On the morning of her death, Andrew and I had been ushered into the ICU waiting area. We sat there, confused and disoriented. We did not know what to do, who to call or what protocol was to be followed. When your child dies, there is no ready to-do list on hand.

This was not an ordinary day.

We had not been there 5 minutes, feeling numb, helpless and overwhelmed, when an ICU sister came to us to tell us there was a gentleman outside asking to see us. When we asked who it was, she told us it was Albie de Vrey, the Travel doctor and his wife.

He walked in and sat with us. We told him that Laura had died just moments before. He did not know that she had died, but at 06h00 on that morning, he said he had awoken with a sense of urgency to drive to the hospital (an hour away) to see the Johnsons. He had no idea why, but he obeyed the inner voice and arrived in time to comfort us as a doctor and explain the protocol and answer some for our questions as a friend. God could not have sent a more appropriate person along our path, at that time, on that day.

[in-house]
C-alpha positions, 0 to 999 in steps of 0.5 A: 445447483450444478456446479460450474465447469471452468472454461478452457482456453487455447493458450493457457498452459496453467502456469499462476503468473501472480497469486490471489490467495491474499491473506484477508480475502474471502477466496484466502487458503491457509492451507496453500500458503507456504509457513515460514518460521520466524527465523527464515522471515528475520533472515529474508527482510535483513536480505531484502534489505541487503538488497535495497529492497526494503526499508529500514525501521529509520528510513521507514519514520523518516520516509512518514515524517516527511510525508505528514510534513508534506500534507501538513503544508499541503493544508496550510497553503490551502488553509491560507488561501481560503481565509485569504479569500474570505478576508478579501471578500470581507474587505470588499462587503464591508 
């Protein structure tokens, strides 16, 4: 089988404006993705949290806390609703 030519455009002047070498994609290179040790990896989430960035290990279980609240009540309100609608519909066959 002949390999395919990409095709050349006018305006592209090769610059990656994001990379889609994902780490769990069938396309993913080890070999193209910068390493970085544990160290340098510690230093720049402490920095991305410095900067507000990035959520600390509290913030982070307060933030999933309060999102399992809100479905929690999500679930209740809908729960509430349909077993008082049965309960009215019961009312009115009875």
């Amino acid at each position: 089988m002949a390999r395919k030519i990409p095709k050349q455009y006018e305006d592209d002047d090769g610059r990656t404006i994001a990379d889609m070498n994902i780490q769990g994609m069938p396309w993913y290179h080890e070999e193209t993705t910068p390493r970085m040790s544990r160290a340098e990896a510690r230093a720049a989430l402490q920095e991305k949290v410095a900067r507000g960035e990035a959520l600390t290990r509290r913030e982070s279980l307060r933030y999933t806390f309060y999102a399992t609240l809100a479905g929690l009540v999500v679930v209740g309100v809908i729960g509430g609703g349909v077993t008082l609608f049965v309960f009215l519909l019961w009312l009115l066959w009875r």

This was not just another day.

Our big God was at work in little ways.

These 3 realities, etched forever in my mind and on my heart, are what have coloured my story and kept me standing. They made the 30th December 2004, an extraordinary day. A day when God gently wrapped his arms around me amid extreme darkness, heartache and pain. A day when God’s love and compassion overshadowed my sadness.

Today, as I reflect on Gods faithfulness to me since that day, even though I would not have written my story this way, I am learning to trust my Father’s script and to hold onto His hand as He writes it.

That is why I am glad today is not just another day, because today is our earthly reminder of a heavenly reality.